(Above: My elder son Mathias Lenz Dingman and his lovely girlfriend Laura-Jane Gibson, both dancers with Birmingham Royal Ballet)
My week in England was wonderfully spent with half the time at The Festival of Quilts and the other half visiting my son and his girlfriend. This was the first time in seven years that a trip DIDN'T coordinate with a ballet performance ... which meant that we could simply talk, visit, and go to dinner at a "normal" time. It was great. The days went quickly because there were so many inspirational experiences in addition to all the fiber art. This blog post features some of the beautiful things I saw while abroad ...
... like this gorgeous owl! On my first evening in Birmingham I walked down New Street, a pedestrian-only city-center location. Right there in the middle of the former road was a temporary set-up for a local bird-of-prey protection center. The birds were SO CLOSE. Photographs for non-professional use were permitted with any monetary donation. It was so worth the 2 ₤ I threw into the bucket.
I created a Flickr! Set with the 23 photos that turned out rather well! I love birds of prey! They are majestic (even the cute little ones!) CLICK HERE to see them!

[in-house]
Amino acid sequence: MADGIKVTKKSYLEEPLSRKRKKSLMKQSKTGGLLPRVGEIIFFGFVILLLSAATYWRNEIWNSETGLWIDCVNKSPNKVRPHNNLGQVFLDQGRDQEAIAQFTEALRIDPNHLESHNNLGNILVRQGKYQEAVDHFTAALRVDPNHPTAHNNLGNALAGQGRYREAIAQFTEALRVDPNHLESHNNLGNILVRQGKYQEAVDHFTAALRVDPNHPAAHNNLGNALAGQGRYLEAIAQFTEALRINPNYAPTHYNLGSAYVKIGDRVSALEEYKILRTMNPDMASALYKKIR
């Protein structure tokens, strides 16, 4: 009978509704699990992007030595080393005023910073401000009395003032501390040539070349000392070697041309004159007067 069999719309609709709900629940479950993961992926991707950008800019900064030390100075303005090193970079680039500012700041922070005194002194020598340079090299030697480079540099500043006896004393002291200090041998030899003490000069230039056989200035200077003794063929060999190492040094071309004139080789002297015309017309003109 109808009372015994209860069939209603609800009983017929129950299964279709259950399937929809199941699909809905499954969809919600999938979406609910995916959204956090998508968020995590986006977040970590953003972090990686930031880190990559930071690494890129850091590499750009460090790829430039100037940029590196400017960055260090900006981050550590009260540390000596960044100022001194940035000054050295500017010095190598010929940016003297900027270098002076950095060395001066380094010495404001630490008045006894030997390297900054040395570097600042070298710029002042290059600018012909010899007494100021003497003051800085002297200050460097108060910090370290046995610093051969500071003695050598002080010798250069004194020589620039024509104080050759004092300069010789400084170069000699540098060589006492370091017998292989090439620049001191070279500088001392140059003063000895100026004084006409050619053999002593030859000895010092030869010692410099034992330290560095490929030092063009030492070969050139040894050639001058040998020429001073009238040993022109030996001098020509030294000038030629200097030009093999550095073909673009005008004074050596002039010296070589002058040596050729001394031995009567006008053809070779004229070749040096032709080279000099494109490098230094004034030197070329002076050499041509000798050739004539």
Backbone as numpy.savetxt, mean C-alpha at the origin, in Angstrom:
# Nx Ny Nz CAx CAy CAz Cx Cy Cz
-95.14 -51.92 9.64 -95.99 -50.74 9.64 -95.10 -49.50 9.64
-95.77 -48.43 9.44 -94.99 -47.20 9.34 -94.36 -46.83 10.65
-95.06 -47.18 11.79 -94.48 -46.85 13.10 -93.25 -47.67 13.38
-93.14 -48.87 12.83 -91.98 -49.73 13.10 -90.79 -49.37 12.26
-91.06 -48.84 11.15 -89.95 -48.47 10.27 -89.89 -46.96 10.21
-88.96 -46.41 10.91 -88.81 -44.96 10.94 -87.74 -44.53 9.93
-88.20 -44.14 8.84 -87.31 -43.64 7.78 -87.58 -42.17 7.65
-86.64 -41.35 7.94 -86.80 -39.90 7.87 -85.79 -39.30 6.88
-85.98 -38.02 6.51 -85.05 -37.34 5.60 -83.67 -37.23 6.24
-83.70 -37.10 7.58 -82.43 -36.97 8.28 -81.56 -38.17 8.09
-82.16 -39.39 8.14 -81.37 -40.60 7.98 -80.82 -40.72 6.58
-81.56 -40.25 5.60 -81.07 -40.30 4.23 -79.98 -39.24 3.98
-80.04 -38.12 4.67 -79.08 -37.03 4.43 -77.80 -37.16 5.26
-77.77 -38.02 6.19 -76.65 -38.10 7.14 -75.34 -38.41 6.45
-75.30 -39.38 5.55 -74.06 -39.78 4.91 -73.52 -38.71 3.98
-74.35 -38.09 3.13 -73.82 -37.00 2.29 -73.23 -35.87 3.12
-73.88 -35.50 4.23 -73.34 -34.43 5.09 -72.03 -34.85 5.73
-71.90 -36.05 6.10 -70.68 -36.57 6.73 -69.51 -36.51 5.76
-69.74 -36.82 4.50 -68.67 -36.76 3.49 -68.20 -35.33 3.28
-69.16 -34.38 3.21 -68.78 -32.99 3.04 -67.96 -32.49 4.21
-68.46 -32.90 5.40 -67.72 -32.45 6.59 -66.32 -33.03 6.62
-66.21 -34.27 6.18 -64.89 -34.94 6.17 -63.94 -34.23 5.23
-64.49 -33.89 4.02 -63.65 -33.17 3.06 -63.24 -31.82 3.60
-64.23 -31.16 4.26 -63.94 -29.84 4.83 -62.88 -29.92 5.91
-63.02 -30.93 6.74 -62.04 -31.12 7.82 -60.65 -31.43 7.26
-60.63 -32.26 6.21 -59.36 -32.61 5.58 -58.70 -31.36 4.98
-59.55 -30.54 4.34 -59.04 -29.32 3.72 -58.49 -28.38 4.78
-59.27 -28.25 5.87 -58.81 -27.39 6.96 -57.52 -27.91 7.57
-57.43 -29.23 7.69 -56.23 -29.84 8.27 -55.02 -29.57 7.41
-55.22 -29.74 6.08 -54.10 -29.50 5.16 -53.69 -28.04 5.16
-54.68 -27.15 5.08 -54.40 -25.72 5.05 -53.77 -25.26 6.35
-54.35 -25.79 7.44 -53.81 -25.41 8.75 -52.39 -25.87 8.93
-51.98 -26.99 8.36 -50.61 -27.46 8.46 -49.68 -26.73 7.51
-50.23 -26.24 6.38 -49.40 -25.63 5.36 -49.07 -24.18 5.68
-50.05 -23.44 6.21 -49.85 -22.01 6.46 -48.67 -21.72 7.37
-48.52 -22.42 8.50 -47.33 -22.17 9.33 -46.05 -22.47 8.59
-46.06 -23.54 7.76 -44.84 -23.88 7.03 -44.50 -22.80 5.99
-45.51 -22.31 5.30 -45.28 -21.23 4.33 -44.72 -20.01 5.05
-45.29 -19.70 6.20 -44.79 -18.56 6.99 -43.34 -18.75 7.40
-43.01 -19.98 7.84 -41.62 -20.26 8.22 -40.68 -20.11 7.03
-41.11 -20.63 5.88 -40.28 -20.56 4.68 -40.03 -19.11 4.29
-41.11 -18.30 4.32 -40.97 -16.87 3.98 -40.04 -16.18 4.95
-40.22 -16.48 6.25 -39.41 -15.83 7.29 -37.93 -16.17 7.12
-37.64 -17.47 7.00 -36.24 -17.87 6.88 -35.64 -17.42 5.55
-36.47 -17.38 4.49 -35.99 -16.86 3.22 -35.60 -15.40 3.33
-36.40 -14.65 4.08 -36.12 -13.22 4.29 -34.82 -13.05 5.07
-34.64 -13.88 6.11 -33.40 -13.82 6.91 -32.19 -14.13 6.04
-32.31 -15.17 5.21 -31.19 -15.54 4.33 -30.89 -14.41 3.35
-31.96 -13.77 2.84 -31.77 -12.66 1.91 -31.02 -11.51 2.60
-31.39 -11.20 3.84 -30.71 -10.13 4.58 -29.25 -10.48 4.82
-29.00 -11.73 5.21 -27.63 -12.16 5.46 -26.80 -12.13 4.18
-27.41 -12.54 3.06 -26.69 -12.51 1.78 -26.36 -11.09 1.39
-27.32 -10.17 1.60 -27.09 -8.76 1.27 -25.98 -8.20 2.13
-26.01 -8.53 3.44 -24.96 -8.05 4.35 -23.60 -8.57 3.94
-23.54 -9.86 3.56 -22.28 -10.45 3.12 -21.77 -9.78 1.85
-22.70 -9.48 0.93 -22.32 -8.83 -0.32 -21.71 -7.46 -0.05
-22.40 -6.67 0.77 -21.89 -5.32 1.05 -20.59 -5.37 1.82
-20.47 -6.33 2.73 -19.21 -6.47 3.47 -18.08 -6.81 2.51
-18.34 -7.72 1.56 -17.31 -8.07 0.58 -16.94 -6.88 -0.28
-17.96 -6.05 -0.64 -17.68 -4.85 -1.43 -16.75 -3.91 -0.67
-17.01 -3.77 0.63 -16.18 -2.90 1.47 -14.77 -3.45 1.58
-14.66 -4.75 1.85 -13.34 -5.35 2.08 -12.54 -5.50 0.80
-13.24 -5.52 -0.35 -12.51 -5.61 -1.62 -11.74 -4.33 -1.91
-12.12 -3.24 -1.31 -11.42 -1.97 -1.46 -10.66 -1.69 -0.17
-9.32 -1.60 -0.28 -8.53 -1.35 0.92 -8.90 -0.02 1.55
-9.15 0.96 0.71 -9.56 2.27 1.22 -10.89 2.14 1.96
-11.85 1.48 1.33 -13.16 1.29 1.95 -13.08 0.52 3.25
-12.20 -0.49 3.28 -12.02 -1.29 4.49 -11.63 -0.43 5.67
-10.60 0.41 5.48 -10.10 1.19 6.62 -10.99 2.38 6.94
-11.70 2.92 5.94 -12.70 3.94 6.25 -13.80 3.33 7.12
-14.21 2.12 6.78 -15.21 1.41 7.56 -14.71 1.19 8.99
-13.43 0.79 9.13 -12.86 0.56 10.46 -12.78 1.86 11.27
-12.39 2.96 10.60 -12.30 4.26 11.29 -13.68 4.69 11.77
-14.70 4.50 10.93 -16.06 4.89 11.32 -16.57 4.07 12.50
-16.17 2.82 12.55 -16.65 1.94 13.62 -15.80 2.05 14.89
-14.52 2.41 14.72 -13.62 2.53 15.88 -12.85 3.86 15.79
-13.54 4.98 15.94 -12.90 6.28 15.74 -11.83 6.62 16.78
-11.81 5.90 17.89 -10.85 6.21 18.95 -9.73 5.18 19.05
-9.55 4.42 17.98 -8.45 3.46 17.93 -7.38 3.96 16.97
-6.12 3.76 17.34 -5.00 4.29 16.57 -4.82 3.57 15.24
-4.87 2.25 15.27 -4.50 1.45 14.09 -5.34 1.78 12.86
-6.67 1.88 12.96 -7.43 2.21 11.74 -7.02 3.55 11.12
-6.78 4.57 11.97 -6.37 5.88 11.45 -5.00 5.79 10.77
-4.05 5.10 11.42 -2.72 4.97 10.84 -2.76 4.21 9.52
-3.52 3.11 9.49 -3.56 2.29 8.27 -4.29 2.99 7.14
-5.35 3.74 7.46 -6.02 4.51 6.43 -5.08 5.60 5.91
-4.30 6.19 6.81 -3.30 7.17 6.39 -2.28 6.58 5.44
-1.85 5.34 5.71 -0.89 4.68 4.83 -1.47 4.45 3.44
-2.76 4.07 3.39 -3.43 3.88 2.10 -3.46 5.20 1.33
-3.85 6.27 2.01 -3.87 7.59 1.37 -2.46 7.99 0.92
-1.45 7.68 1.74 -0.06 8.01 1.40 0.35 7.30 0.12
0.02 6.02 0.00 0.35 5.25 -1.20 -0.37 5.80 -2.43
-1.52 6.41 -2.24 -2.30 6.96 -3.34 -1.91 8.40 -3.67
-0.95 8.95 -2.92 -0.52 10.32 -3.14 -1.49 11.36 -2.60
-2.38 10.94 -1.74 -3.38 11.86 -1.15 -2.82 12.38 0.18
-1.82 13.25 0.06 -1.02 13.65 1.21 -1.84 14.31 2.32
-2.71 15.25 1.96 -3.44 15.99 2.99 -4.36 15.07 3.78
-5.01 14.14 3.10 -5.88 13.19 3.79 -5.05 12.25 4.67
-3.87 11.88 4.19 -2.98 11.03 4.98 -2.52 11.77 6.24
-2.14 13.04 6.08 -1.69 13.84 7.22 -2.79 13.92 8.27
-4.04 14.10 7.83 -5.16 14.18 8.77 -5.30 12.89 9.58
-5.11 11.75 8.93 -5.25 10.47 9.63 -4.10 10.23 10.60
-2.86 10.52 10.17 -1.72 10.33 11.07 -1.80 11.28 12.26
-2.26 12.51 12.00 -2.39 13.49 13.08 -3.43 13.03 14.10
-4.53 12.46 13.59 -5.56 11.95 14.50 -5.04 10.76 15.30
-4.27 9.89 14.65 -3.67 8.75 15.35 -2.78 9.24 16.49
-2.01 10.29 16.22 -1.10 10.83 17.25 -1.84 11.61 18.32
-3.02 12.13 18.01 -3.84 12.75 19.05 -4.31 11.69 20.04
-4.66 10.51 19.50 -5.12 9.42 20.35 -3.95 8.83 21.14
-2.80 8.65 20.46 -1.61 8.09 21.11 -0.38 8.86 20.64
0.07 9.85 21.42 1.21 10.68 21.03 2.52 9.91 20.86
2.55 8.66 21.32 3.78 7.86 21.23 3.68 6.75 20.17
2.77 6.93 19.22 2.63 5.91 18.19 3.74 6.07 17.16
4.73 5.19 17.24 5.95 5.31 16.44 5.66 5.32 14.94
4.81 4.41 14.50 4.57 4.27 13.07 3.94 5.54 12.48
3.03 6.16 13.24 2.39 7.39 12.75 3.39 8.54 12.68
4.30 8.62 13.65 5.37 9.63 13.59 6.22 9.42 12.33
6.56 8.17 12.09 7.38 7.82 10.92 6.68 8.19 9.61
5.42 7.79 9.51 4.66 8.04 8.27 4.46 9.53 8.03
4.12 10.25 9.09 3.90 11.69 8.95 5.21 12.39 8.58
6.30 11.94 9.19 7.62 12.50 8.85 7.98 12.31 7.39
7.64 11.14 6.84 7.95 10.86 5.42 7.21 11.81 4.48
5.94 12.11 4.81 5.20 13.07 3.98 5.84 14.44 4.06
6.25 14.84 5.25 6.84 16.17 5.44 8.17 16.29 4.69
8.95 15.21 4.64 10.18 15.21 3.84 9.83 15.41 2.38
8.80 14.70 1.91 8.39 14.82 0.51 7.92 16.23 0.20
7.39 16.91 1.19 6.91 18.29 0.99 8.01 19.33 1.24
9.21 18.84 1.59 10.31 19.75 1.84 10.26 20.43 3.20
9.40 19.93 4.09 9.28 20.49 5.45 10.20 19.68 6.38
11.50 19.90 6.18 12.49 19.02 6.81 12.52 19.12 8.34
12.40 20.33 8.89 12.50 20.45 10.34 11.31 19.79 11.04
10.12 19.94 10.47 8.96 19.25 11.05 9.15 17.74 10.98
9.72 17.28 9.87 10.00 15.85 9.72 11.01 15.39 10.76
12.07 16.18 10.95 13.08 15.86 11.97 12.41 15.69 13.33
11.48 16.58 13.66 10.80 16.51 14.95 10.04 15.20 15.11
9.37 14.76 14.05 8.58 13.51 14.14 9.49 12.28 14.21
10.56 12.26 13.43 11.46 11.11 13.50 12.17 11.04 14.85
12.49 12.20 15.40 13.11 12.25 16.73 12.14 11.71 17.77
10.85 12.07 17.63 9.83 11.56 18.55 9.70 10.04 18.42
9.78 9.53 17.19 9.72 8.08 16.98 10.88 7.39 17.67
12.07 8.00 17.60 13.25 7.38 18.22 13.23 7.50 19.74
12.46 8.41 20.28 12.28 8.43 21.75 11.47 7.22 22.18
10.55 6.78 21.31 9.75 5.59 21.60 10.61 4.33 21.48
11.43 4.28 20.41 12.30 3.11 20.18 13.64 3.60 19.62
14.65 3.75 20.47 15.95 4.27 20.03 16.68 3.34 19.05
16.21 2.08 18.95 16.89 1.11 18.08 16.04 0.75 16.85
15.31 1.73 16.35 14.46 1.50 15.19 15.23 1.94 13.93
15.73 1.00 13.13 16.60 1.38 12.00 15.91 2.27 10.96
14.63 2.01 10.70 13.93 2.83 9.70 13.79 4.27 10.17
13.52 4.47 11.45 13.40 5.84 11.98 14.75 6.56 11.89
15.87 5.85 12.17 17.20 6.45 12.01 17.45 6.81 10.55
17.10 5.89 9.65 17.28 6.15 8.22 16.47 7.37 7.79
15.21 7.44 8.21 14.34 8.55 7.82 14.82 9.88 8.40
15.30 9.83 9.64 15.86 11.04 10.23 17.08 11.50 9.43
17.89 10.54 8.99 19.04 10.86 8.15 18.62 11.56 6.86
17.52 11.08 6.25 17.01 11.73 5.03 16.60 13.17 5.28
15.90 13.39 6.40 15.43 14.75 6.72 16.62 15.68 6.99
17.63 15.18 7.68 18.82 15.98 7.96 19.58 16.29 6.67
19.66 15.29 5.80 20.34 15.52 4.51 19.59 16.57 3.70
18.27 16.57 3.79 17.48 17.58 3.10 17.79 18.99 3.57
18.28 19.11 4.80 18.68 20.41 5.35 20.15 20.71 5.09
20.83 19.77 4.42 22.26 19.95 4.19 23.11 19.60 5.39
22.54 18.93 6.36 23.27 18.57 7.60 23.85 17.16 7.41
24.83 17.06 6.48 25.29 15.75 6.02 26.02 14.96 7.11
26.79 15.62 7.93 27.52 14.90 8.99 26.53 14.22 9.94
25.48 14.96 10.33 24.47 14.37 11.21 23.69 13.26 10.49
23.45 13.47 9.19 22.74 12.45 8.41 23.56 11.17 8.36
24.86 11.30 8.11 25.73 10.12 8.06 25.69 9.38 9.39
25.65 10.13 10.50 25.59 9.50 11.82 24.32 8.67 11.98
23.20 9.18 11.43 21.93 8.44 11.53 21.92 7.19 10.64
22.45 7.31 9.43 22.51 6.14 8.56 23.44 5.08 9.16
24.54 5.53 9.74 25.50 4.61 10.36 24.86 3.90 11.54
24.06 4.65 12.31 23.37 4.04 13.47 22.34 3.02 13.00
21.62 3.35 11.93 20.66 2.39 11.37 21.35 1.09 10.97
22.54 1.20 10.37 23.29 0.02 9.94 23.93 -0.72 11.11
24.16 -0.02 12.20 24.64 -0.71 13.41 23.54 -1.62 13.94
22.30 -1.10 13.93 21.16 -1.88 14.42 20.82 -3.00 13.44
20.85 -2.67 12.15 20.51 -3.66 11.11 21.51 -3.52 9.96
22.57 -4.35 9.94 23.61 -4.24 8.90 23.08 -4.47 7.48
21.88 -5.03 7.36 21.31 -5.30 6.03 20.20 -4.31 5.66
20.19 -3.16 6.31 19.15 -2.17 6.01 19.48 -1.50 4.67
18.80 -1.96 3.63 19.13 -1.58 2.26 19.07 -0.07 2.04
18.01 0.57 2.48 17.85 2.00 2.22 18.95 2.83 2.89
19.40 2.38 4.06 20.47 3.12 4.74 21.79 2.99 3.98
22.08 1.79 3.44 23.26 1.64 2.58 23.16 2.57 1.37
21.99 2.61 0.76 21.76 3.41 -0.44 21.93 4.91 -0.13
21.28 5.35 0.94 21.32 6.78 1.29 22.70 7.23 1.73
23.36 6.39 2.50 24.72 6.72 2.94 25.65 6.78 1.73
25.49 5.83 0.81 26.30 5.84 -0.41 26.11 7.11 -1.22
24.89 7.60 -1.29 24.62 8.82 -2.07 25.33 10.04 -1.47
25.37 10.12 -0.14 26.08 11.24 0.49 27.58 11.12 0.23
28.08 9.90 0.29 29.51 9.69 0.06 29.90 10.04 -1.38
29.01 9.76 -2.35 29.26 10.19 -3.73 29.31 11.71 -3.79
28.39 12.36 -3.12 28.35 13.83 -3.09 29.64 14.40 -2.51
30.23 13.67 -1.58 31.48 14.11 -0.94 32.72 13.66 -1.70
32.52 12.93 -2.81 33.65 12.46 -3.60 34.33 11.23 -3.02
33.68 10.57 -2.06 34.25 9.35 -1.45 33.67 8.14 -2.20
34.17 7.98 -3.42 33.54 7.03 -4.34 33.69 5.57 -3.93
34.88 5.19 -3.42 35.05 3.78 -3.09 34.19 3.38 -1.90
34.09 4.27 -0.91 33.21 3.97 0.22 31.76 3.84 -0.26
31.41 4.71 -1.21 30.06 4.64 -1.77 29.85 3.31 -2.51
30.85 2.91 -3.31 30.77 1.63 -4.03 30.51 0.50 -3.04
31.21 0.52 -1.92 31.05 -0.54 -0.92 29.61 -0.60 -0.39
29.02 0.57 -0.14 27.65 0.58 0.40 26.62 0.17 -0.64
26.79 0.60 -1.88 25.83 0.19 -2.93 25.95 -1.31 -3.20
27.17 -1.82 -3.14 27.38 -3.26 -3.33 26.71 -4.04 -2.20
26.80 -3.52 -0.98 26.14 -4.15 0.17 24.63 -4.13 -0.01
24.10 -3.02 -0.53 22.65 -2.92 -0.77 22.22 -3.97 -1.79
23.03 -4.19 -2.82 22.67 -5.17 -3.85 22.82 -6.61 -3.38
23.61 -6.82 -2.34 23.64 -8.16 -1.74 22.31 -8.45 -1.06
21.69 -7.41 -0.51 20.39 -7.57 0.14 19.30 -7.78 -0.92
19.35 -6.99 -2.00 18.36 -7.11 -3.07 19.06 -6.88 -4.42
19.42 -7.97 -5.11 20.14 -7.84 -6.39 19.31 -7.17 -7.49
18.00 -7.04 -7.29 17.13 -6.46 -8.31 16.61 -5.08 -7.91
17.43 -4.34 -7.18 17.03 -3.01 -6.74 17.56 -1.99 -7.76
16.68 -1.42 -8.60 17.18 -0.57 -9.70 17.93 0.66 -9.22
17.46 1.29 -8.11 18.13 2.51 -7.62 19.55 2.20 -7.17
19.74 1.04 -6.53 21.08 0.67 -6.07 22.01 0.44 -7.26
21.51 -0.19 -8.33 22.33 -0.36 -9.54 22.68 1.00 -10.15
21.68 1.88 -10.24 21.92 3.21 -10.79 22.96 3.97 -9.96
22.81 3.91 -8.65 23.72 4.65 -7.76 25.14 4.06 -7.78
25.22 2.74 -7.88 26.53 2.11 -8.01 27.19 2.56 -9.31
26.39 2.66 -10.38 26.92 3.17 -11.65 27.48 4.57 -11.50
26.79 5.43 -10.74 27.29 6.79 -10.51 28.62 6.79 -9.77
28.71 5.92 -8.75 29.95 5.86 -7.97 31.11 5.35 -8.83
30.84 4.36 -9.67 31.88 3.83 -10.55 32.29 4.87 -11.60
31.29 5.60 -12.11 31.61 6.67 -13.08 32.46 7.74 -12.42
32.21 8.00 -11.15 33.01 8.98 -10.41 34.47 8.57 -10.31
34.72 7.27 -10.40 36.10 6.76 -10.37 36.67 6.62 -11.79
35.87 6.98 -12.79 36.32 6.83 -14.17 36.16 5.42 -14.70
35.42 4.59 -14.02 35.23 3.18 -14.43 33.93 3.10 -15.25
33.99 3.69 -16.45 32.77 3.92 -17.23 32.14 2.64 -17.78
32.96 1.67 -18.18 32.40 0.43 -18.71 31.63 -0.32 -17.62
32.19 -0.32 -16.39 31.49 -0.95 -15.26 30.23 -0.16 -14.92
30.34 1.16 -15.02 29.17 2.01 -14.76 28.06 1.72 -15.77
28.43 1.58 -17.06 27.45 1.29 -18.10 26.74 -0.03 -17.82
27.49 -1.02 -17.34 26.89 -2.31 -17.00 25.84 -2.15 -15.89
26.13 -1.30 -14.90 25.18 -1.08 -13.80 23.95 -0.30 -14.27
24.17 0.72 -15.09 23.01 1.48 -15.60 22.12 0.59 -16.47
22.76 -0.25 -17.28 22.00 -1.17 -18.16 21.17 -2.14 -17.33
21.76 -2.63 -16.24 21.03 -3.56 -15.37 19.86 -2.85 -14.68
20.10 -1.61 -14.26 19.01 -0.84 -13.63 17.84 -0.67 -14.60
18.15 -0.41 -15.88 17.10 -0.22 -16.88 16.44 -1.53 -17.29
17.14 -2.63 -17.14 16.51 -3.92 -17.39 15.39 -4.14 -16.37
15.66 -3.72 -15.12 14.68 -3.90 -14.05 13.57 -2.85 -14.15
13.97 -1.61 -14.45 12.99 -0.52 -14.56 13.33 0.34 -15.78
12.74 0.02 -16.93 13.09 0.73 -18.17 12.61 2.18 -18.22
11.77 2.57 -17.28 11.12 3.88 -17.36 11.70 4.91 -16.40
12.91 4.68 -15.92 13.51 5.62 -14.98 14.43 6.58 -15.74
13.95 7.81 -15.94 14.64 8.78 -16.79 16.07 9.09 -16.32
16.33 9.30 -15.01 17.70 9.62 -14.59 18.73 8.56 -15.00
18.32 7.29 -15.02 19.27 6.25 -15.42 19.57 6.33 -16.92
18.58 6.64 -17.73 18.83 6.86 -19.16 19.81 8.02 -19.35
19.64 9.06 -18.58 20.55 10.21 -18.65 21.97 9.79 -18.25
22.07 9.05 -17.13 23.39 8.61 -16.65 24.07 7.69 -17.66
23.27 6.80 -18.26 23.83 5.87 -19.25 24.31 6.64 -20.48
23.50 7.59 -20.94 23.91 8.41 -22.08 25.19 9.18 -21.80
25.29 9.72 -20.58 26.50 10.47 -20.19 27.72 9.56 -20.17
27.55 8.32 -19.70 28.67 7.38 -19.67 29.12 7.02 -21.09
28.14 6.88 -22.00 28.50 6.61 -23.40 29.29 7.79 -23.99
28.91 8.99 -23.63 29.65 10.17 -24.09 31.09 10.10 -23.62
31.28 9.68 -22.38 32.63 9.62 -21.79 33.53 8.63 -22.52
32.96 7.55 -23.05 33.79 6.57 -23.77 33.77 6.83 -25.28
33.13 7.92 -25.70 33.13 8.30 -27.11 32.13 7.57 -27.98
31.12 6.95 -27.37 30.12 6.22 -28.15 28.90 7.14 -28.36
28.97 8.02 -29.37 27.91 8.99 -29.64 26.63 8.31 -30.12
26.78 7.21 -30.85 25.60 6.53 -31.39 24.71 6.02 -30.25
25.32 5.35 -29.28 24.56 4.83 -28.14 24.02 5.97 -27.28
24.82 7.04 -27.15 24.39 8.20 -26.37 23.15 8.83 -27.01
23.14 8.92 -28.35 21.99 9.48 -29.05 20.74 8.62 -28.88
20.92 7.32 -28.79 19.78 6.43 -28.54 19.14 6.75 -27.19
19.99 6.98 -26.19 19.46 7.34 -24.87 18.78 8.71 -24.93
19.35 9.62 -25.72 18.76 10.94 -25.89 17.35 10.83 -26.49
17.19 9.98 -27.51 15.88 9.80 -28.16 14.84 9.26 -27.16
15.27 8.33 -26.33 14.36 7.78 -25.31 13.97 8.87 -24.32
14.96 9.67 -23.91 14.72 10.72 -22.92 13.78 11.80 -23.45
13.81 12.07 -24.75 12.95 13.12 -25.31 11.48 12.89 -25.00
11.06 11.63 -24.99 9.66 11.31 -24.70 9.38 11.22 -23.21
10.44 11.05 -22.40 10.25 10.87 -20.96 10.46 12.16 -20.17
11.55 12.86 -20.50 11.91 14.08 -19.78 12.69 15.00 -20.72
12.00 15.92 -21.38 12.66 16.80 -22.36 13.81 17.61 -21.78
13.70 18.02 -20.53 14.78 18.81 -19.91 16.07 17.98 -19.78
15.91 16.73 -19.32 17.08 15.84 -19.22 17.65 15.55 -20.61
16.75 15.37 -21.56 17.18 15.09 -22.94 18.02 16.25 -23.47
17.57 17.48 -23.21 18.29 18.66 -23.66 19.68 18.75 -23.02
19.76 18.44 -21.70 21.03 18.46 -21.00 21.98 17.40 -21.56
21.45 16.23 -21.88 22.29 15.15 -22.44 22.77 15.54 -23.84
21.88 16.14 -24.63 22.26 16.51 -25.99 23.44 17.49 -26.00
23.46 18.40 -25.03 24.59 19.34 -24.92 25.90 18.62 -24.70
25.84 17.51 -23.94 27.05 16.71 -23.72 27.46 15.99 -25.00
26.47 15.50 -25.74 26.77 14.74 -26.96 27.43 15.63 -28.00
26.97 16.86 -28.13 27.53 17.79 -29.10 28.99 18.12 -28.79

(Above: The Birmingham Museum of Art.)
I always go to The Birmingham Museum of Art. I adore their extensive collection of Pre-Raphealite paintings. Yet, with every visit I see something new and wonderful ... or ...
(Above: View through several glass cases of decorative arts.)
... from another point of view!
(Above: Entrance to a current exhibition on loan to Birmingham from the Smithsonian's American Art Museum.)
Speaking of "point of view", I had to laugh to myself at the current traveling exhibition, George Catlin's American Indian Portraits. There were all sorts of "no photography" signs posted in this area and a guard who enforced the rule. Of course, when I'm in Washington, DC's Smithsonian American Art Museum, I can snap all the photos of these many Indian portraits I like. When one of the Pre-Raphealite masterpieces, however, is on loan to a museum in the United States, photography is forbidden.
While in Birmingham, however, people are allowed to capture the way the light reflects off the brushstrokes of these incredible works. It is simply a matter of viewpoint, copyright law, and national ownership!
(Above: Florence Camm's stained glass window depicting Dante and Beatrice.)
One of my favorite places in the Birmingham Museum of Art is undoubtedly the nice display of real stained glass windows. For the most part, they are shown in large cases with light from the windows shining through them. I've looked at them plenty of times ... but until this last trip, I failed to realize that a woman artist created some of the best examples!
(Above: Stained glass window by Edward Burne-Jones.)
Yet, the museum isn't the only place to see incredible stained glass. St. Philip's Cathedral features incredible pieces by Edward Burne-Jones. Seeing these works in a proper place of worship is perfect.
I created a Flickr! Set for my photos from the museum and the cathedral ... HERE!
Enjoy ... and now BACK TO ...
(Above: Photo from a public art fountain near Birmingham's Bullring shopping area!)